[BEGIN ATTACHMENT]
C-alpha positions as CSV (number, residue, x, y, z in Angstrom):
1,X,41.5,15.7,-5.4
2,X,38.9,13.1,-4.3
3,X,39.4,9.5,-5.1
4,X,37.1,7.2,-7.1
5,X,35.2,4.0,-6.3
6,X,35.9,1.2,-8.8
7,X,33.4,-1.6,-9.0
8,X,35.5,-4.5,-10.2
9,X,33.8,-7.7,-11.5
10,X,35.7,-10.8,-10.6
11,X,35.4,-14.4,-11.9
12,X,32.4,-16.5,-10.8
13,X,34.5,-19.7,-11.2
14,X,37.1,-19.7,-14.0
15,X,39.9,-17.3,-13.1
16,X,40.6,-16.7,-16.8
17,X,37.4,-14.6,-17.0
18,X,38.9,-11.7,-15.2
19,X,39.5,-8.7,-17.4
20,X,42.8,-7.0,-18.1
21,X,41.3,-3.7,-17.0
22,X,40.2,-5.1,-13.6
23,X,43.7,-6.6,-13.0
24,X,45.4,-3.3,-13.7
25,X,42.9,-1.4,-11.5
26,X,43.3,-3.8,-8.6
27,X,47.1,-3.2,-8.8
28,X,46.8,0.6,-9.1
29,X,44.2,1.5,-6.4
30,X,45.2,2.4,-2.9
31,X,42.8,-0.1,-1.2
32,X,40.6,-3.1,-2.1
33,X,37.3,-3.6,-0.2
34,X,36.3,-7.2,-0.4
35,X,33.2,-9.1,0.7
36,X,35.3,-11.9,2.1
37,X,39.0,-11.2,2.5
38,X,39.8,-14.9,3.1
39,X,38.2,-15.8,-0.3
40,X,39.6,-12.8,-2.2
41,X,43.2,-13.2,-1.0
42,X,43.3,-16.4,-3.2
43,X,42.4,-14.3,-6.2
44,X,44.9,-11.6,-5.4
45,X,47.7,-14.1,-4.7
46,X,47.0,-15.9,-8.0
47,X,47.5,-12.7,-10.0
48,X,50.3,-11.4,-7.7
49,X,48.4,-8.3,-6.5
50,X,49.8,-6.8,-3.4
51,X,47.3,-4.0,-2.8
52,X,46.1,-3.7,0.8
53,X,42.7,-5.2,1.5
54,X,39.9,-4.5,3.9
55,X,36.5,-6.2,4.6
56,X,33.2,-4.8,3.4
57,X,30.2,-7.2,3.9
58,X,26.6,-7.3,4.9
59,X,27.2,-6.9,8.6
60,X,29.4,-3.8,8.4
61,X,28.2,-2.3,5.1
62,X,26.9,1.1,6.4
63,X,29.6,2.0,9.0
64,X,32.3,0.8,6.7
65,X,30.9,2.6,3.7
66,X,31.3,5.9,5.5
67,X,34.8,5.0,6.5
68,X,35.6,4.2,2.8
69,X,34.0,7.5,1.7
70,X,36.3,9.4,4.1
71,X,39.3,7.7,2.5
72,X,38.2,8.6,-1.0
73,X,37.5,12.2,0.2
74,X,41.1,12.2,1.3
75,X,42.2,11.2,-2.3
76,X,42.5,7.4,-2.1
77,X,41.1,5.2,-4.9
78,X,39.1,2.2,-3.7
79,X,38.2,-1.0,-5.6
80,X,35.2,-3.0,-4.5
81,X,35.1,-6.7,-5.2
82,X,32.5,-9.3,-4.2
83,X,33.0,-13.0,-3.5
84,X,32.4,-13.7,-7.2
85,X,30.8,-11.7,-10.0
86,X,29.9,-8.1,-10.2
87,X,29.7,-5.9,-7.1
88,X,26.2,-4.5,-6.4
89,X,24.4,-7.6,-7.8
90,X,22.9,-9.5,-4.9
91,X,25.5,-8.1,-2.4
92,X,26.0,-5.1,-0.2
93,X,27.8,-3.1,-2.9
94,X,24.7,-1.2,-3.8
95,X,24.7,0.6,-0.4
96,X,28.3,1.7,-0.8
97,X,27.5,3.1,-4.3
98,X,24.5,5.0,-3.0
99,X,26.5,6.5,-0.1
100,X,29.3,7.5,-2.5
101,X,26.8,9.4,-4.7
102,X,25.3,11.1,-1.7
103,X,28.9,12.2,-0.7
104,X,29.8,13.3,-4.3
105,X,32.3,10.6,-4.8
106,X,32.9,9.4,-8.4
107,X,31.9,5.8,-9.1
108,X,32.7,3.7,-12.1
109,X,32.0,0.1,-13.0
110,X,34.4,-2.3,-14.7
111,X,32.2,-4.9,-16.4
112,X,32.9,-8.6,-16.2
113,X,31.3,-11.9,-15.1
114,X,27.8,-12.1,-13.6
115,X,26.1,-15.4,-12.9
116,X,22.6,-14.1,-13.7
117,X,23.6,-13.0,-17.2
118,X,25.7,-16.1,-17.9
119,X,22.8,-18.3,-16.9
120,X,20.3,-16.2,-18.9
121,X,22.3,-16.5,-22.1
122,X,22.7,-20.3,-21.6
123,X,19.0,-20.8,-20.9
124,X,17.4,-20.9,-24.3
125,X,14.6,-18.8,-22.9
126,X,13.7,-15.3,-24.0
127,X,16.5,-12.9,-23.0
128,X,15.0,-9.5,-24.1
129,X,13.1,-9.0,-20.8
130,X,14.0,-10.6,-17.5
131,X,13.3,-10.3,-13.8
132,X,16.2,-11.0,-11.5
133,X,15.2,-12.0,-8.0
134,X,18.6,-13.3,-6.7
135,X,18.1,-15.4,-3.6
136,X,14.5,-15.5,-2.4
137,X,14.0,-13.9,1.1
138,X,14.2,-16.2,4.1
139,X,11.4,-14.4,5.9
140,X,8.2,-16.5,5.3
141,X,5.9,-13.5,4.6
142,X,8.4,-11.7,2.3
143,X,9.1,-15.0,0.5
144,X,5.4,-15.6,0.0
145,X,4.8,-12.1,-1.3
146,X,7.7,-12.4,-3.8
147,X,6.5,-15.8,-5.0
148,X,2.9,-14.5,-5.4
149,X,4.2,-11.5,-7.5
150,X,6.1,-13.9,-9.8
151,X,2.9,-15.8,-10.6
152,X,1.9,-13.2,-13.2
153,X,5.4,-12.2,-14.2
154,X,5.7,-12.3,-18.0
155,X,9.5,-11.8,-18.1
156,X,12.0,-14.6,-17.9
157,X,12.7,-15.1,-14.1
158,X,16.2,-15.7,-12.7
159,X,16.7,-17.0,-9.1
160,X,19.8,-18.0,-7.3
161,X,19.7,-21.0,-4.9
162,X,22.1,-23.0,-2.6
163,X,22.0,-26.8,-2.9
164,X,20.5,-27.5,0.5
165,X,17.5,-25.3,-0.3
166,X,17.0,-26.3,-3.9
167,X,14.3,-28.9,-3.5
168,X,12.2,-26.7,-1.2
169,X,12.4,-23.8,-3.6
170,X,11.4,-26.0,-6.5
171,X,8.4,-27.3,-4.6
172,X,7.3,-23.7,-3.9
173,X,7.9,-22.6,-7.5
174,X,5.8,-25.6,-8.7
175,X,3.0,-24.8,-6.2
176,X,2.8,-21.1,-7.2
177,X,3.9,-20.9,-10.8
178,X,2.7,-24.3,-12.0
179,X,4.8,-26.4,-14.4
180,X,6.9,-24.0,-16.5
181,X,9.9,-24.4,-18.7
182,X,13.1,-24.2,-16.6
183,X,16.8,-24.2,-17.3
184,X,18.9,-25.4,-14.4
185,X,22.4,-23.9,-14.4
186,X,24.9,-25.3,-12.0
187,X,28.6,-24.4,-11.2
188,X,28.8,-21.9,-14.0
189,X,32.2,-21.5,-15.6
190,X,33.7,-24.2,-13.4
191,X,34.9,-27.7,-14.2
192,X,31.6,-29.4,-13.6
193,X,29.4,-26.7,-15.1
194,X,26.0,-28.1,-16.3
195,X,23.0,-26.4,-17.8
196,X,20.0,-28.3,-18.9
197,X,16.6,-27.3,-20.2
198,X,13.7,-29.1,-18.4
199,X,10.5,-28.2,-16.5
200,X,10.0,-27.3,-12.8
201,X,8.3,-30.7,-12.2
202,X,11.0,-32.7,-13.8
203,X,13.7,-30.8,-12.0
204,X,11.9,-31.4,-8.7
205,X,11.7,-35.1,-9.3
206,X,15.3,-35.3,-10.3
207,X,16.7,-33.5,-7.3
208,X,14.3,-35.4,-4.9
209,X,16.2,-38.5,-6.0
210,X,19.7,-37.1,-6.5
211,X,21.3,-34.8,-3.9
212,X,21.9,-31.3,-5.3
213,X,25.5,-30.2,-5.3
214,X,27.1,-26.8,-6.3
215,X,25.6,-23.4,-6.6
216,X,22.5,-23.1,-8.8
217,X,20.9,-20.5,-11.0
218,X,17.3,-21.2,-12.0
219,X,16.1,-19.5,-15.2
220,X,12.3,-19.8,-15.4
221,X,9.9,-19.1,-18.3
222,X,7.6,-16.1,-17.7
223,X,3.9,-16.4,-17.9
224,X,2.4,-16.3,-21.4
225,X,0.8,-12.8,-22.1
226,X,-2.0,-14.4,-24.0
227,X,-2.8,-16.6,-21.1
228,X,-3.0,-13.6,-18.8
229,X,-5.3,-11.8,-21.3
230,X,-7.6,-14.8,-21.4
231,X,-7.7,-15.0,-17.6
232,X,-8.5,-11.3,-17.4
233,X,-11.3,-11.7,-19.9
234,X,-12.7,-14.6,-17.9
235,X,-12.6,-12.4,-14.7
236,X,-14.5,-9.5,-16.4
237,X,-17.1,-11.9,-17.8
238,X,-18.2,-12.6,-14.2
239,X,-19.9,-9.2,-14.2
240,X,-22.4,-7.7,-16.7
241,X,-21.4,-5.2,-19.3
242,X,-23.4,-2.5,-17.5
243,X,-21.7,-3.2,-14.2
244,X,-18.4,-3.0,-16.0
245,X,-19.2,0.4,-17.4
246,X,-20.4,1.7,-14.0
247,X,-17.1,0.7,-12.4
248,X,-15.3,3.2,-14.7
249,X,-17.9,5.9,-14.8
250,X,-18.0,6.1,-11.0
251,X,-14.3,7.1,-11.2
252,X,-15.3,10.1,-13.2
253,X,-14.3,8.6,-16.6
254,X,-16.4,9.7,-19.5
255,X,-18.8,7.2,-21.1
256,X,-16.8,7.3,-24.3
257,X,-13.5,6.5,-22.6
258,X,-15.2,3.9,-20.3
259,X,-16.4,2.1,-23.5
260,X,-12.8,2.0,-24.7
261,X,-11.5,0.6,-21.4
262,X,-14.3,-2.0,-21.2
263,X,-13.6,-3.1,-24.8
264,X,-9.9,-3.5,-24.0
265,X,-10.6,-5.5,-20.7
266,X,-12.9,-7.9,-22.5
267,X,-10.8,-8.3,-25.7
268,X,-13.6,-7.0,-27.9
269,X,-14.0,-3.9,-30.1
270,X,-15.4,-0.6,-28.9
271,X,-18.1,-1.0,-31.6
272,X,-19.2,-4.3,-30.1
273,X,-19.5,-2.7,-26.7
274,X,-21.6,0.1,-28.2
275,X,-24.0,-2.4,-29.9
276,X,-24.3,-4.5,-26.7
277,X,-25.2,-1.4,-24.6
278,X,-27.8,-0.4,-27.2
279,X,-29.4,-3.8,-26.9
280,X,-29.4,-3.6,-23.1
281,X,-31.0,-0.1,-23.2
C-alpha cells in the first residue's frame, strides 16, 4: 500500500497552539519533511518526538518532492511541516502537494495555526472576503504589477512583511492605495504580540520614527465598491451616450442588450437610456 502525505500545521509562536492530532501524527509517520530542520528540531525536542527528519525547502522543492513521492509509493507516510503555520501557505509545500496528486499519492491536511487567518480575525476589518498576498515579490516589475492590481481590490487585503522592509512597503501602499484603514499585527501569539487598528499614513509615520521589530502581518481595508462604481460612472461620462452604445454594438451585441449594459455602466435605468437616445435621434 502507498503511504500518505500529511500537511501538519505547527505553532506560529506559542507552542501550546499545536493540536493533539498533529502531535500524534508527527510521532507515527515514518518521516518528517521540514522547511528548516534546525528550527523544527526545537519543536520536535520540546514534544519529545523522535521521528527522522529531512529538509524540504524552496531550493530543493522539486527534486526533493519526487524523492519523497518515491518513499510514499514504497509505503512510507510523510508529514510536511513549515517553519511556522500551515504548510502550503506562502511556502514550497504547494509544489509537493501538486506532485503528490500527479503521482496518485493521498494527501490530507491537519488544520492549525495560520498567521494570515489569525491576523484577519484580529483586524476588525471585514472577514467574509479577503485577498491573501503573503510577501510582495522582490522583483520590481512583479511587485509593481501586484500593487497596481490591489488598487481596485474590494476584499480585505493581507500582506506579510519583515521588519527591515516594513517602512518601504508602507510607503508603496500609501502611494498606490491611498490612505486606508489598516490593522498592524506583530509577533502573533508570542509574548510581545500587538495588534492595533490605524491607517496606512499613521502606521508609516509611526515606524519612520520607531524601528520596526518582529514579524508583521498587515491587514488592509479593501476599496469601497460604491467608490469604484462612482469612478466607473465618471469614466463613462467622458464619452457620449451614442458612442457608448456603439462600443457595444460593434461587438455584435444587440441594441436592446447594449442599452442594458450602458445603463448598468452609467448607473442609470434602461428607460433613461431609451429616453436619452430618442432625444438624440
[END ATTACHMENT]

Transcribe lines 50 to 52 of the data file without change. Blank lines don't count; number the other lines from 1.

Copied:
49,X,48.4,-8.3,-6.5
50,X,49.8,-6.8,-3.4
51,X,47.3,-4.0,-2.8